The police body camera industry is the latest to jump on the artificial intelligence bandwagon, bringing new powers and privacy concerns to a controversial technology augmented by a need to hold police accountable after numerous high-profile killings of innocent people.
Last week, Taser, a stun gun company which has recently become an industry leader in body-mounted cameras, announced the creation of its own in-house artificial intelligence division. The new department will utilize the company’s acquisition of two AI-focused firms: Dextro, a New York-based computer vision startup, and Misfit, previously owned by the watch manufacturer Fossil. The newly formed division will develop AI-powered tech specifically aimed at law enforcement.
The move suggests body-worn cameras, which are already being used by police departments in many major cities, could soon become capable of identifying different objects, events, and people encountered by officers on the street — both retroactively and in real time.
Searchable video will no doubt have major implications for civilian privacy. There are no federal laws preventing police from tracking people track people en masse. Any random person walking down the street can be identified and tracked in secret by a camera-equipped cop. According to a recent Georgetown University Law report, roughly half of all American adults have been entered into a law enforcement face recognition database, and Taser has expressed interest in adding face recognition capabilities to its body camera systems. Not to mention a DOJ study published last year found at least nine different body camera manufacturers either currently support face recognition in their products or have the ability to add it later.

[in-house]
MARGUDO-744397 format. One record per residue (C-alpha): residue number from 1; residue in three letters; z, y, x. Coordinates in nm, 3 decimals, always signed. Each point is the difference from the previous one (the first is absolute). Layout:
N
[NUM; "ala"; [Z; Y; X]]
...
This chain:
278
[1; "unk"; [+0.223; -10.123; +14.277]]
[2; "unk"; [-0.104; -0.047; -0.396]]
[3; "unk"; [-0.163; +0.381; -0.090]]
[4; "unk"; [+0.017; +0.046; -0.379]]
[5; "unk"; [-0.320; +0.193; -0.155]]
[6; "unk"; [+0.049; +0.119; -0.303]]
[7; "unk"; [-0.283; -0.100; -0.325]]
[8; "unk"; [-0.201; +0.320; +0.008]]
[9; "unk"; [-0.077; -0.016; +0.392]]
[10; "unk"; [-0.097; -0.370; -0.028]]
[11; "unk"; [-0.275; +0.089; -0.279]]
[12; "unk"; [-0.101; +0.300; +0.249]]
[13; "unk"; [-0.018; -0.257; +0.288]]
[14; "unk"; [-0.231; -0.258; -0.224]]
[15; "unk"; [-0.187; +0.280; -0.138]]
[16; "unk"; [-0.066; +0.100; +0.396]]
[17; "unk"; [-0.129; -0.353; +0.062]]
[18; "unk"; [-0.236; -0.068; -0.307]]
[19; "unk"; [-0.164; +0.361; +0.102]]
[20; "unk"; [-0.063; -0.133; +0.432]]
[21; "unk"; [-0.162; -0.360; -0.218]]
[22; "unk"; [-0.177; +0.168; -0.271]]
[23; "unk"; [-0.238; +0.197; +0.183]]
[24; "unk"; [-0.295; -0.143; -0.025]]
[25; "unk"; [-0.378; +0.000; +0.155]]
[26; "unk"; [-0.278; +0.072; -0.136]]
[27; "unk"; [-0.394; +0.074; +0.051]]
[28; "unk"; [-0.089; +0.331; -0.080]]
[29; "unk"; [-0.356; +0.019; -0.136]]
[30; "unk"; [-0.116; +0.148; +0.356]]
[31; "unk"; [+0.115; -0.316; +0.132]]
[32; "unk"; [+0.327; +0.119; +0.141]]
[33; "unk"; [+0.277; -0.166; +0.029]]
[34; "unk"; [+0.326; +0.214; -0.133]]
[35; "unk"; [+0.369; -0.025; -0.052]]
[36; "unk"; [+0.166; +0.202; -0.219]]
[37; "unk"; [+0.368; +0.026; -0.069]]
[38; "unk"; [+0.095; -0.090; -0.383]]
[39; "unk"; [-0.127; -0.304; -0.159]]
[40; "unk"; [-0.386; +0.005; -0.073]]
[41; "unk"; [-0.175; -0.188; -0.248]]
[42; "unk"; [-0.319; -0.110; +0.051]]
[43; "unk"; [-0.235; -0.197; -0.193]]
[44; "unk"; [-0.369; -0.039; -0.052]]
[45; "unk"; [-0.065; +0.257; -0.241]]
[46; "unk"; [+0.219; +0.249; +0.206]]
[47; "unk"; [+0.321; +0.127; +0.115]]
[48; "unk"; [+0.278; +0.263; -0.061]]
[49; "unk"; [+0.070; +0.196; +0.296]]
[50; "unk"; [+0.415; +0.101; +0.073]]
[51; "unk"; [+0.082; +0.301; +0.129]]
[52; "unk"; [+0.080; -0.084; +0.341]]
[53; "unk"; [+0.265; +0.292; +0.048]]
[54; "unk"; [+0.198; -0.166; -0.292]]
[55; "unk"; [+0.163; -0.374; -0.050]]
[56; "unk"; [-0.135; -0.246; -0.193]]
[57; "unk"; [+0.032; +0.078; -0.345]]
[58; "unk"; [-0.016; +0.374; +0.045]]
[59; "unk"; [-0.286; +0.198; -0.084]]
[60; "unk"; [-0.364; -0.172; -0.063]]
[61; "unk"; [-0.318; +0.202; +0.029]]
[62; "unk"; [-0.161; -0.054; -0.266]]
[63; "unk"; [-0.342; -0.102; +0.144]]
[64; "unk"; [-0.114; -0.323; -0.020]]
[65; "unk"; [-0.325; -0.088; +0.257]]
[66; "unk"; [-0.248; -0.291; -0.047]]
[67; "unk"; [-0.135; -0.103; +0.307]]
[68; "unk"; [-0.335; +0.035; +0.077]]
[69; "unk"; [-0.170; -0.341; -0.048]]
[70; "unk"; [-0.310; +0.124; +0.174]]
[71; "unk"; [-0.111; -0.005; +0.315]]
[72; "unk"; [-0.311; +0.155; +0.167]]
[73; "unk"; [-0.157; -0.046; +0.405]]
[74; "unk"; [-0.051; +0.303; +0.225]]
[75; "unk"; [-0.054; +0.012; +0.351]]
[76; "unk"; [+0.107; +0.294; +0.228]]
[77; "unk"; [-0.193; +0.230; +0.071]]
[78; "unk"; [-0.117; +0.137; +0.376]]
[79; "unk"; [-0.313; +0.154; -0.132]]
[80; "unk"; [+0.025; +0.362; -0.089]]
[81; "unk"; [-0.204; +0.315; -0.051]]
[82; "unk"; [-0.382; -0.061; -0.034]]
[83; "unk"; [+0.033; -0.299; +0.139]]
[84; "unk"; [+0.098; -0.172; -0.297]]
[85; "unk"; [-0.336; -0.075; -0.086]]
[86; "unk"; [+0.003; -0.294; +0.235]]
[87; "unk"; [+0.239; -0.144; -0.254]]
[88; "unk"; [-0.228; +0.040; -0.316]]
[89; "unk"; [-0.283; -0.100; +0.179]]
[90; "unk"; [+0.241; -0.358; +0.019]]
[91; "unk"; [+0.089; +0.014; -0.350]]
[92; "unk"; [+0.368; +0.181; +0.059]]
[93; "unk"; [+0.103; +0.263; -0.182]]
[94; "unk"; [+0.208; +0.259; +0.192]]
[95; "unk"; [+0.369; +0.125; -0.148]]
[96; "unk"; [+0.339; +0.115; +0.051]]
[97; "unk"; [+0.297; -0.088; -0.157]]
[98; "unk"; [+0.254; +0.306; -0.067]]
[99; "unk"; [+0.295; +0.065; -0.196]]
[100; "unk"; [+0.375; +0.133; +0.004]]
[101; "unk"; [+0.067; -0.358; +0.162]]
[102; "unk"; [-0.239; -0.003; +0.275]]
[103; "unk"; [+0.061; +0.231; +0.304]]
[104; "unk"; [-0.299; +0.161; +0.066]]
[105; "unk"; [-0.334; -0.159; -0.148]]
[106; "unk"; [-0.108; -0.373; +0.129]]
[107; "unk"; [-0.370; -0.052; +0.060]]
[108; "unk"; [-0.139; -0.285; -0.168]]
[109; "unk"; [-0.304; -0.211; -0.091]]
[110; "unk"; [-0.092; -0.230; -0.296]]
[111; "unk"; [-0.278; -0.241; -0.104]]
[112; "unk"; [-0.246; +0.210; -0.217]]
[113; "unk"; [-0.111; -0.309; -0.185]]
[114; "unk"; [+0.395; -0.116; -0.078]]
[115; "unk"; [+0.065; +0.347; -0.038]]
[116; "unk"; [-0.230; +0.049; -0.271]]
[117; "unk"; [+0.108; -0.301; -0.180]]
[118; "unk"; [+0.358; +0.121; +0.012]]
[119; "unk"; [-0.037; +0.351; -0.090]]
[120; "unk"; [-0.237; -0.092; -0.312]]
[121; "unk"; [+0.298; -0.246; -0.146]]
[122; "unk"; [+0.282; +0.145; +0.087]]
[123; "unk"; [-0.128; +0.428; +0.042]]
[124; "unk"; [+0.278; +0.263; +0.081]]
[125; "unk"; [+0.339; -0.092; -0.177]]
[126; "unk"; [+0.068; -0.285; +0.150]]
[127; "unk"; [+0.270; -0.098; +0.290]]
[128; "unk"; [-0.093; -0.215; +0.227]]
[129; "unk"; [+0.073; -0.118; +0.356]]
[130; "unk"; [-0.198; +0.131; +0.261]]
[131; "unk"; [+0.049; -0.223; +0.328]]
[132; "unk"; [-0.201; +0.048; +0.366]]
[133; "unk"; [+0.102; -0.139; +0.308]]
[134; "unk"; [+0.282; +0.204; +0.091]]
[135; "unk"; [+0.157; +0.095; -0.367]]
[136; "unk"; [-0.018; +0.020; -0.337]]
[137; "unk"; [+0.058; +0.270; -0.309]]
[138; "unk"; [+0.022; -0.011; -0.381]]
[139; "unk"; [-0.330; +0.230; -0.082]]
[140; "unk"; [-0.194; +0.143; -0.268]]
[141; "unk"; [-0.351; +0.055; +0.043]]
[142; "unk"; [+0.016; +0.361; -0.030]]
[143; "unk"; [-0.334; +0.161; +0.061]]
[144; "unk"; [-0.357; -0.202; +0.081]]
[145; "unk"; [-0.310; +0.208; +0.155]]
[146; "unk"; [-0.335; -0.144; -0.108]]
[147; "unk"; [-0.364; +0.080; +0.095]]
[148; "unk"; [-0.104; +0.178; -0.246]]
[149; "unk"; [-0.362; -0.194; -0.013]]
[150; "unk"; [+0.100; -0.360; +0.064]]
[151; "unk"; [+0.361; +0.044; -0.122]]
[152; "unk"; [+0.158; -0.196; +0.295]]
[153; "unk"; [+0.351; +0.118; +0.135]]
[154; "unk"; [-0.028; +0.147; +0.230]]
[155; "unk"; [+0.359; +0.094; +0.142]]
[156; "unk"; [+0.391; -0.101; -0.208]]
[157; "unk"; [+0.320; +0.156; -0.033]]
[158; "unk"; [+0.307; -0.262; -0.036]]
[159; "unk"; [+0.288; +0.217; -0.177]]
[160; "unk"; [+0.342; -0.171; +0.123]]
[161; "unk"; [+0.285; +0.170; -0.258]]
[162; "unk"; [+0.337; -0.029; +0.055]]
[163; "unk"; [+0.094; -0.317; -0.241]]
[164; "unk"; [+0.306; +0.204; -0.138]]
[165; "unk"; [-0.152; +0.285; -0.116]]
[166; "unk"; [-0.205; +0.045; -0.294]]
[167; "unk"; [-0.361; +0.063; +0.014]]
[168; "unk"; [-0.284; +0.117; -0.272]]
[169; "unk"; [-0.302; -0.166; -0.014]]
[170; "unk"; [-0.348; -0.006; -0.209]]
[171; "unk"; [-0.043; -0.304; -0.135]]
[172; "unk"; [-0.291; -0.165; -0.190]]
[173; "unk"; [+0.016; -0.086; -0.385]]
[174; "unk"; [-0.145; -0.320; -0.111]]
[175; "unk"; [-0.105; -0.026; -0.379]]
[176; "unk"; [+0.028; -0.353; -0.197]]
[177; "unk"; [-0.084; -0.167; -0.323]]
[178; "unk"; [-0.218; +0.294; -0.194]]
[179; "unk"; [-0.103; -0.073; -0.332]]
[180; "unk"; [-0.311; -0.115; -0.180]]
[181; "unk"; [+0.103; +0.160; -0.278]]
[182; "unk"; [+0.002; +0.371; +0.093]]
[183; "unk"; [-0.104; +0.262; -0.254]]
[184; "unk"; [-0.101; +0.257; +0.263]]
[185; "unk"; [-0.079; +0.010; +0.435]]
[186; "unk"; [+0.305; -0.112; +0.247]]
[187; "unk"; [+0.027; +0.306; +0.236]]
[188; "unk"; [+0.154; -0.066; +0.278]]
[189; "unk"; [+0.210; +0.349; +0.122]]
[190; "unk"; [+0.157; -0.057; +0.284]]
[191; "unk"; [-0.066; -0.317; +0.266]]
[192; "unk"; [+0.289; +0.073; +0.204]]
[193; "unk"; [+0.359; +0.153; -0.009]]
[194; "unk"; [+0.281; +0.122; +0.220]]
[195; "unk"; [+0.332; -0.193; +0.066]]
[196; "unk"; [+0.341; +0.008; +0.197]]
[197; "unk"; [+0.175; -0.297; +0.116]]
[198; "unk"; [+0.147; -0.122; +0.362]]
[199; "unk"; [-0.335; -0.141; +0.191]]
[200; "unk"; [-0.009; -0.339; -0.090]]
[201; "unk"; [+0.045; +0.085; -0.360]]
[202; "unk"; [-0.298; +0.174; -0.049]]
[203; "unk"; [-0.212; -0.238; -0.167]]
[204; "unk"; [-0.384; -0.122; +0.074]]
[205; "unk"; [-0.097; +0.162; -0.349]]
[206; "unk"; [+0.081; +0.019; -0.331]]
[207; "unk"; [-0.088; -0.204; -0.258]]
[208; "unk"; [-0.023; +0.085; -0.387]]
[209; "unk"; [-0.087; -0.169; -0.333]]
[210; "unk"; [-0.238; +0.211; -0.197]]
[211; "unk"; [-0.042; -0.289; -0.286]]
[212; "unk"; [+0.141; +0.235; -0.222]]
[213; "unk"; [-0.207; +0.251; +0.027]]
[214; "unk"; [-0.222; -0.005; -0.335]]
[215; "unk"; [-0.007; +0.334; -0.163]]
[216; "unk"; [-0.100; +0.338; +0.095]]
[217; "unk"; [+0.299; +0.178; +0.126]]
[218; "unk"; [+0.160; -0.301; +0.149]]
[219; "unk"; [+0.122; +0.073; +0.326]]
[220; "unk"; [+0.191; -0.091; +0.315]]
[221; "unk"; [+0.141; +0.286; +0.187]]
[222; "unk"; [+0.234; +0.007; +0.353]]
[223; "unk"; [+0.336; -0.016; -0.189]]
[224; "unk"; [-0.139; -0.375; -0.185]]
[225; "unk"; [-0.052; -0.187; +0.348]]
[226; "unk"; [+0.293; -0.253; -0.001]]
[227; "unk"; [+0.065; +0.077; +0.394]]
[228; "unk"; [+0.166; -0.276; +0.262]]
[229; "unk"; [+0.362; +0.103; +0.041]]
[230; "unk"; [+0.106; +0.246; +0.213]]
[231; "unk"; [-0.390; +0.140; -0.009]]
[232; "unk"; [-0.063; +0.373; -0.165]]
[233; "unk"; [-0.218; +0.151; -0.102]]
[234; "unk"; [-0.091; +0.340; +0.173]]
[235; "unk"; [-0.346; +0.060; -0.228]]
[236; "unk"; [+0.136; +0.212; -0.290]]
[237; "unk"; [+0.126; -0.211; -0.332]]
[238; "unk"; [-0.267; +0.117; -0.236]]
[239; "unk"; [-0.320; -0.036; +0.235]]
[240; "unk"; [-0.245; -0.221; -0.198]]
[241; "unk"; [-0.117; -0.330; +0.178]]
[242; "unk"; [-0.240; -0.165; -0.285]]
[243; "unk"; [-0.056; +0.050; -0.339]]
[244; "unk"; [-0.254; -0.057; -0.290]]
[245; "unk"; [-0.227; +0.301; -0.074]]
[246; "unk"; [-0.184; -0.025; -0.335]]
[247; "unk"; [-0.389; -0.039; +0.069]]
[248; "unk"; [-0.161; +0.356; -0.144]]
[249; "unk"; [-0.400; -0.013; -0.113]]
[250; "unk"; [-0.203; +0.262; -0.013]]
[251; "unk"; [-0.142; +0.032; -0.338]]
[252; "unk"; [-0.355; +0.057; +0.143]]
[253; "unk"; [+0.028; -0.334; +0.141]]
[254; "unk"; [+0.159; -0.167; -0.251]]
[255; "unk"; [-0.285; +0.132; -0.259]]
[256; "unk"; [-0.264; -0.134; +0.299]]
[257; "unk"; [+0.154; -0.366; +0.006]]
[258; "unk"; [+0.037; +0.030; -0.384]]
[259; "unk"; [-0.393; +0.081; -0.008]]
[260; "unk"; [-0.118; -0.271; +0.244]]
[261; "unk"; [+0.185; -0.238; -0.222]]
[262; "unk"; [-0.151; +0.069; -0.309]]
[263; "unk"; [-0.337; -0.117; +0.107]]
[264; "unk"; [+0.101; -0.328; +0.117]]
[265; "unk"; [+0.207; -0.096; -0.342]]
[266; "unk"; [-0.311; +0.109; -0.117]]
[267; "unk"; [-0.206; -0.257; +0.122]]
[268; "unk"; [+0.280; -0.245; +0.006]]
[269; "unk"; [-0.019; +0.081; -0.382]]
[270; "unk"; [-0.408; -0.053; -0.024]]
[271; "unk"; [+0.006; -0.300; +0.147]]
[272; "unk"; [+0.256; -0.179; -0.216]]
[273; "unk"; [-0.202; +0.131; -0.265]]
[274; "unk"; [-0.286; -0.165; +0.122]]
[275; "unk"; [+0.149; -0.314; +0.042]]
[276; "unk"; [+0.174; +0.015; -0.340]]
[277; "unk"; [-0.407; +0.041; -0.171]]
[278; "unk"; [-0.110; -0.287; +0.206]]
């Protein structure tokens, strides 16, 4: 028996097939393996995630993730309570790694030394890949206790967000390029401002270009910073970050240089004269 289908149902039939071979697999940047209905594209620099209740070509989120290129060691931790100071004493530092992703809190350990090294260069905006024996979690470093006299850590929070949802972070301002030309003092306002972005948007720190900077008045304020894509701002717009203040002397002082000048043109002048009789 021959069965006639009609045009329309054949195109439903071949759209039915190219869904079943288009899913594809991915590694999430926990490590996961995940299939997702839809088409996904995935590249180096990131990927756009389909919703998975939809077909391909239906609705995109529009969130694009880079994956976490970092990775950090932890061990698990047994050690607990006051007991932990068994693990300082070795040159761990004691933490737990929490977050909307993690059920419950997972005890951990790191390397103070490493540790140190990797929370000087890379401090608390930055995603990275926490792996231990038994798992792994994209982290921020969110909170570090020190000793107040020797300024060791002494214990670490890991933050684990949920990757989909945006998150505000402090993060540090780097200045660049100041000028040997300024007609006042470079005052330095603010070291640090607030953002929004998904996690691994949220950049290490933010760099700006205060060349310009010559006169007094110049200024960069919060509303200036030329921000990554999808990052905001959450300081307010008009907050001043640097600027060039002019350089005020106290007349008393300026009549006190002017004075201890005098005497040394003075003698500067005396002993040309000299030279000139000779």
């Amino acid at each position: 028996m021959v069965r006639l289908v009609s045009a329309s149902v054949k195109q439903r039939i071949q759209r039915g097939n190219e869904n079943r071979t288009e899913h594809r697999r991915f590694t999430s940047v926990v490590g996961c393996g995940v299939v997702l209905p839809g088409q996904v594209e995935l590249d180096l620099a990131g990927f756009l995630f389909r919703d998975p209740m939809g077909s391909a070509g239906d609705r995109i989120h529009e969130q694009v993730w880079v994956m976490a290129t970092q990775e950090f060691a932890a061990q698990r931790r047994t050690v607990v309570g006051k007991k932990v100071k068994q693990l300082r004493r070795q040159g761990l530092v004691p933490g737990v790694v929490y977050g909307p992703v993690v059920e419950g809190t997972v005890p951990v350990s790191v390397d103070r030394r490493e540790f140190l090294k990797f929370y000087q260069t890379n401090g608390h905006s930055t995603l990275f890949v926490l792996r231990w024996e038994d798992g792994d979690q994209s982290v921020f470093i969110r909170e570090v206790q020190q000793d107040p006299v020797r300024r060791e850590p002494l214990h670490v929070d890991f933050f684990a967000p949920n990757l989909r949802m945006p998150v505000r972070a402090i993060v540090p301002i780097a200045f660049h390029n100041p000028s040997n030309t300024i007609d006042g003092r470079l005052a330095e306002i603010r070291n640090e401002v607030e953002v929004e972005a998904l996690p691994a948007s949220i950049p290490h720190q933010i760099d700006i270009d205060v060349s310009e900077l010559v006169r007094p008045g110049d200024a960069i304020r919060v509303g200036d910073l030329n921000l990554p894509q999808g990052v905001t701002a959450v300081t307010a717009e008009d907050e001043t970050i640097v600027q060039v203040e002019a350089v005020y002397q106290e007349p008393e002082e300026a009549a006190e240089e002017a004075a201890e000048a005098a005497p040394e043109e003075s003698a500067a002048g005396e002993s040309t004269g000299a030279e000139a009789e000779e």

A Dextro demonstration shows real-time classification of people and objects in video
The company claims its use of AI will be focused on “efficient categorization, semantic understanding, and faster redaction” of video footage as a method of “reducing paper work and enabling officers to focus on what matters.”
Taser has claimed its platform prevents tampering with video evidence by logging every time a piece of footage is accessed. But critics have warned such privately-owned systems are ripe for abuse because police and prosecutors still have exclusive control over the footage, as well as the system that processes it.
In the future, Taser CEO Rick Smith said the company wants to expand these capabilities into an AI “personal secretary” for police officers. This system would fully automate the collection of data during police encounters.
Privacy advocates are wary of letting a private for-profit company like Taser dictate how high-tech policing works, especially when no limitations are currently in place restricting when or even how often video archives and face recognition databases can be searched.
“We’re talking about a company making far-reaching decisions about emerging technologies in policing,” Clare Garvie, an associate at Georgetown Law’s Center on Privacy & Technology, told Vocativ. “It’s an open question right now what controls will be put in place at the public agency level.”